How I Afford to Travel the World One Country at a Time
When I started working, I began keeping track of my expenses and made sure that I allocate a certain amount for my savings. But along the way, I also fell in love with something expensive— traveling. Through the years, I was able to bring myself to a few counties in an outside of the Philippines. It wasn't easy. There’s a lot of work involved to make traveling the world possible. But I think I'm getting by alright. So, like the usual, I am going to share with you my style and thoughts on how I afford to travel the world one country at a time.
1. I am cheap
Being cheap doesn’t have to be a bad thing, you know. If you’re trying to live a life full of travels, you’ll make an effort to embrace it. When I started traveling, I used to hate staying in inns or shared accommodations. But now, I have learned to love it.
It’s hard not to say that traveling is expensive. It is, after all, a period when we don’t spend our time and money the way we usually do. But if you’re open to finding alternatives, it’s possible to afford to travel.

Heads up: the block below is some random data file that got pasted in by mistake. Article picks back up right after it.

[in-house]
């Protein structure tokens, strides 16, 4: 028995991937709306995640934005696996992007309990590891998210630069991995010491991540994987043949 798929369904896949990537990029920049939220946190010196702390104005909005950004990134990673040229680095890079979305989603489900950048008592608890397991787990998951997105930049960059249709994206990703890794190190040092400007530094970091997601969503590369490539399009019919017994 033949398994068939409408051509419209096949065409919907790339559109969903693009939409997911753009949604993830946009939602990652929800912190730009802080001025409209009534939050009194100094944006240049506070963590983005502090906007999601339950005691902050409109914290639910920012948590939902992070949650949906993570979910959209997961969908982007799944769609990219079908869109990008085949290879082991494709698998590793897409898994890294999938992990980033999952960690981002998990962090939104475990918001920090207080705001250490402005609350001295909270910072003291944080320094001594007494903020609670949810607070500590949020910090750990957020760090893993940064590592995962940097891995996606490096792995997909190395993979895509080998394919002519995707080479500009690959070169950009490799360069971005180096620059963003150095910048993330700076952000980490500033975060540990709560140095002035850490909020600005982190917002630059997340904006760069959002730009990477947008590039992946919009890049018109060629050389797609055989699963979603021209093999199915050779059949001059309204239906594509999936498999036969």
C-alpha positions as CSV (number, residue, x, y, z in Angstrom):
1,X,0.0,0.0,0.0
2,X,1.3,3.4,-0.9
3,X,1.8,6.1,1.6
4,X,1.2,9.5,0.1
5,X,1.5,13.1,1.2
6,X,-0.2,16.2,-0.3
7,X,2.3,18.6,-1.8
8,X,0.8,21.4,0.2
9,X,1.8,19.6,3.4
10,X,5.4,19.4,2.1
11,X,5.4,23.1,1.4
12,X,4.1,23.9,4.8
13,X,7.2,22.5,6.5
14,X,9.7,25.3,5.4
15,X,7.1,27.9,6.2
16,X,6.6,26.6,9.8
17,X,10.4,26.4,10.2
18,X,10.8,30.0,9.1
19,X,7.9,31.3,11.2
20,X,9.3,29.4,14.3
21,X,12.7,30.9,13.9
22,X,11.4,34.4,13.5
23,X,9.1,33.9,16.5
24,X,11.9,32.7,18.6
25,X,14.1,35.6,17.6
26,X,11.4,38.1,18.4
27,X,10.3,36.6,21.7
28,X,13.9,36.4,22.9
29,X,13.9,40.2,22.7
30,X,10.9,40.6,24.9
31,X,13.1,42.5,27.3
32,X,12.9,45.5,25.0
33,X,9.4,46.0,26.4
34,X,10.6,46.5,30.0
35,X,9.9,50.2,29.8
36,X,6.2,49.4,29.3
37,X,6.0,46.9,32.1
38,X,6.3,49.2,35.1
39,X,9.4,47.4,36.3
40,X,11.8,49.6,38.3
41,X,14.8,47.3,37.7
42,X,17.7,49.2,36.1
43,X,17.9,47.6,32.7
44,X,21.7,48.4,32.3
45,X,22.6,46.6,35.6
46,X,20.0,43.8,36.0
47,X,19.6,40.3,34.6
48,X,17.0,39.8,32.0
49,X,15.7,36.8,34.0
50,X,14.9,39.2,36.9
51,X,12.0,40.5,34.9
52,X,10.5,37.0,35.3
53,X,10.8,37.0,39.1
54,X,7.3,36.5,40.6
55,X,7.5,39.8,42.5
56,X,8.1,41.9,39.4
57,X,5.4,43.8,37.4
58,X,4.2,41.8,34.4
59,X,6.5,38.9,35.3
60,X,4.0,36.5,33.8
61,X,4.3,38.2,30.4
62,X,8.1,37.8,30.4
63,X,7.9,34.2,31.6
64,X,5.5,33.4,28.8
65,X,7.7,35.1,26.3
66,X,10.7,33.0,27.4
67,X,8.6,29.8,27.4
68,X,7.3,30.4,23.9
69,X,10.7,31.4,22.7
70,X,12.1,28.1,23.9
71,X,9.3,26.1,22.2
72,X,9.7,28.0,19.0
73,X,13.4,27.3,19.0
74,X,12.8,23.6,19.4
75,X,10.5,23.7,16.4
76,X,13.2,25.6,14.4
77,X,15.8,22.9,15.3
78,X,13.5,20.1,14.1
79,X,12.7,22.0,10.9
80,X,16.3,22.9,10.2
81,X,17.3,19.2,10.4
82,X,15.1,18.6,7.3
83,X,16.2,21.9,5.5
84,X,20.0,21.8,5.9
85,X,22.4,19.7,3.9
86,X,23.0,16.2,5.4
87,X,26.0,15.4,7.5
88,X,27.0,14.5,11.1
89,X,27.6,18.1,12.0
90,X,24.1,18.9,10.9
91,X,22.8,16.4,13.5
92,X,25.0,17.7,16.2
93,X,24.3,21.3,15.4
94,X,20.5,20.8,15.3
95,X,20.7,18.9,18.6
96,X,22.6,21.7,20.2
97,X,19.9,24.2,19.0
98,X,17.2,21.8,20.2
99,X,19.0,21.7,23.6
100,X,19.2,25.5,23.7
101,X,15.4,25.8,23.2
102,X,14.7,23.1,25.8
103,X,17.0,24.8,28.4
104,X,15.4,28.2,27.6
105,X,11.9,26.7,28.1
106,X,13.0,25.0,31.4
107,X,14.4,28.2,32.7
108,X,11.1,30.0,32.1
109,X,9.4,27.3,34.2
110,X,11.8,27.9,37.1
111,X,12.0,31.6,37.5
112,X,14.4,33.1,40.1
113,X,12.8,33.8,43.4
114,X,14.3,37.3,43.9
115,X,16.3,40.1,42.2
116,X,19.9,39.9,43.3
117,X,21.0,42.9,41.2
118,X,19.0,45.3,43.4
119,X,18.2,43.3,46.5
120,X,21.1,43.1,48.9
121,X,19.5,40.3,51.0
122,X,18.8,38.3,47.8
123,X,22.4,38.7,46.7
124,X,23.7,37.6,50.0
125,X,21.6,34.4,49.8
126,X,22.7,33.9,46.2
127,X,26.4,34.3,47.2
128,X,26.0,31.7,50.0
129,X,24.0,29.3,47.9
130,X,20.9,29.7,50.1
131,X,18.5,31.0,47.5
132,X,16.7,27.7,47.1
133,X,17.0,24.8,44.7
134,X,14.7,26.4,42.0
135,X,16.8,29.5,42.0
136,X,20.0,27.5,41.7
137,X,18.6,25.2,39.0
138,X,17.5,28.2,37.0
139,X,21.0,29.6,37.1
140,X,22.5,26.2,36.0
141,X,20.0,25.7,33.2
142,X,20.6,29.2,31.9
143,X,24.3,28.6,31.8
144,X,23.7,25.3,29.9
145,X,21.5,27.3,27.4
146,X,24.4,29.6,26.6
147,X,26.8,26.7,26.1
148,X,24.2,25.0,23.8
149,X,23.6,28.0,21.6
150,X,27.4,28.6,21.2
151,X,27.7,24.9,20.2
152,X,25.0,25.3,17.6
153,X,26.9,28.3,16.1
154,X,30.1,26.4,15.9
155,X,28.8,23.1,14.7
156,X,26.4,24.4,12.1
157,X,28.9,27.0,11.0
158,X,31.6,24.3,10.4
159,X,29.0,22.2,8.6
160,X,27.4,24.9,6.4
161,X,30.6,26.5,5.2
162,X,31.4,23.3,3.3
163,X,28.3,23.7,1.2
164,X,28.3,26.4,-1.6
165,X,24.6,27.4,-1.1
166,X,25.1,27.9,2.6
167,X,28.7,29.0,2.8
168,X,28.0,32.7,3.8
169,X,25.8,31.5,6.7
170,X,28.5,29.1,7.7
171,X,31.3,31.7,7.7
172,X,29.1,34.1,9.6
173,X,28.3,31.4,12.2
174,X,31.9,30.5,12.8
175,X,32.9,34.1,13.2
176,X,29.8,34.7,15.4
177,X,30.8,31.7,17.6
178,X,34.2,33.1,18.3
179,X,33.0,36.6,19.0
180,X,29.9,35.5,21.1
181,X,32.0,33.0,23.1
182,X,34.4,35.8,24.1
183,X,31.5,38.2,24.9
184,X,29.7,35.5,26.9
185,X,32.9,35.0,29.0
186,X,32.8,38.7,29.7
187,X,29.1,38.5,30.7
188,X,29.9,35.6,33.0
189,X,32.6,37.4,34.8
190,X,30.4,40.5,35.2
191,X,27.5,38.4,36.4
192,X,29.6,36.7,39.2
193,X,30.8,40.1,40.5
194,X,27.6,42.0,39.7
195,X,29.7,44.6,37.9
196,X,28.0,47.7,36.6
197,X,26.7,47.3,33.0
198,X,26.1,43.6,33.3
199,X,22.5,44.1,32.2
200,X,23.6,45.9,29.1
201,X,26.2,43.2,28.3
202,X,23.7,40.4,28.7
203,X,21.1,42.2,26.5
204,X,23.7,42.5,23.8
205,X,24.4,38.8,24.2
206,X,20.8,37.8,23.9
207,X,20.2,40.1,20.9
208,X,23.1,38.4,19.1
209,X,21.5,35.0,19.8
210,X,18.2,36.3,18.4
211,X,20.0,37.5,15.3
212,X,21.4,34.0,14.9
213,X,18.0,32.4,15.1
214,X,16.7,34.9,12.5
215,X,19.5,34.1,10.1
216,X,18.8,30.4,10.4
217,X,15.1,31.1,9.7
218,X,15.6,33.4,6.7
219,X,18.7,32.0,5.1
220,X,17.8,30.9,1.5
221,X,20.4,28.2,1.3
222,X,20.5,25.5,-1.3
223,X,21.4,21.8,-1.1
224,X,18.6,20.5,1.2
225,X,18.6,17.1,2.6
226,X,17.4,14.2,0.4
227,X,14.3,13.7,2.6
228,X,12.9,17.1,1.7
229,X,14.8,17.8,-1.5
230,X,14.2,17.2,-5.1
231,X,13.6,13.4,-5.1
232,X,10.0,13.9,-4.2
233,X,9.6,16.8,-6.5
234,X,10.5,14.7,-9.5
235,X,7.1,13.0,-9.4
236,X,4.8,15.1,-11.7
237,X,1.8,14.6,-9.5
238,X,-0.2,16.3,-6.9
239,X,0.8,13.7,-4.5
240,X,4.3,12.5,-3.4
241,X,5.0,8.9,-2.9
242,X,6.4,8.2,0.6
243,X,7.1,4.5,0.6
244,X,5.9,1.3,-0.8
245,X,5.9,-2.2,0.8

Just keep in mind that being cheap doesn’t always depend on how much something costs. Being cheap, for me, means paying the right amount for its quality and not basing my purchase because it is a known brand.
If I were alone, I’d happily stay in well-researched hostels. That way, I get to save accommodation and sometimes transportation money. But if I’m traveling with a group, I broaden my options, too, and consider their preferences.
When I am not traveling, I usually don’t spend all out, too. My main expenditures are books which are pretty hard to resist. But since I can’t give up physical books, I try not to buy or upgrade things that I don't need instead. I’m still happy with my Samsung Galaxy S7 Edge from 2016 even though we’re in 2019 waiting for S10's release.
2. I try not to spend impulsively
Note the word I try! Hey, I am not perfect! Sometimes, I get lured into buying things that I don’t need and regret it after! Sometimes, you can’t help it. It doesn’t mean that it’s okay to happen all the time. But it’s also important not to beat yourself out of it because you made a wrong decision once.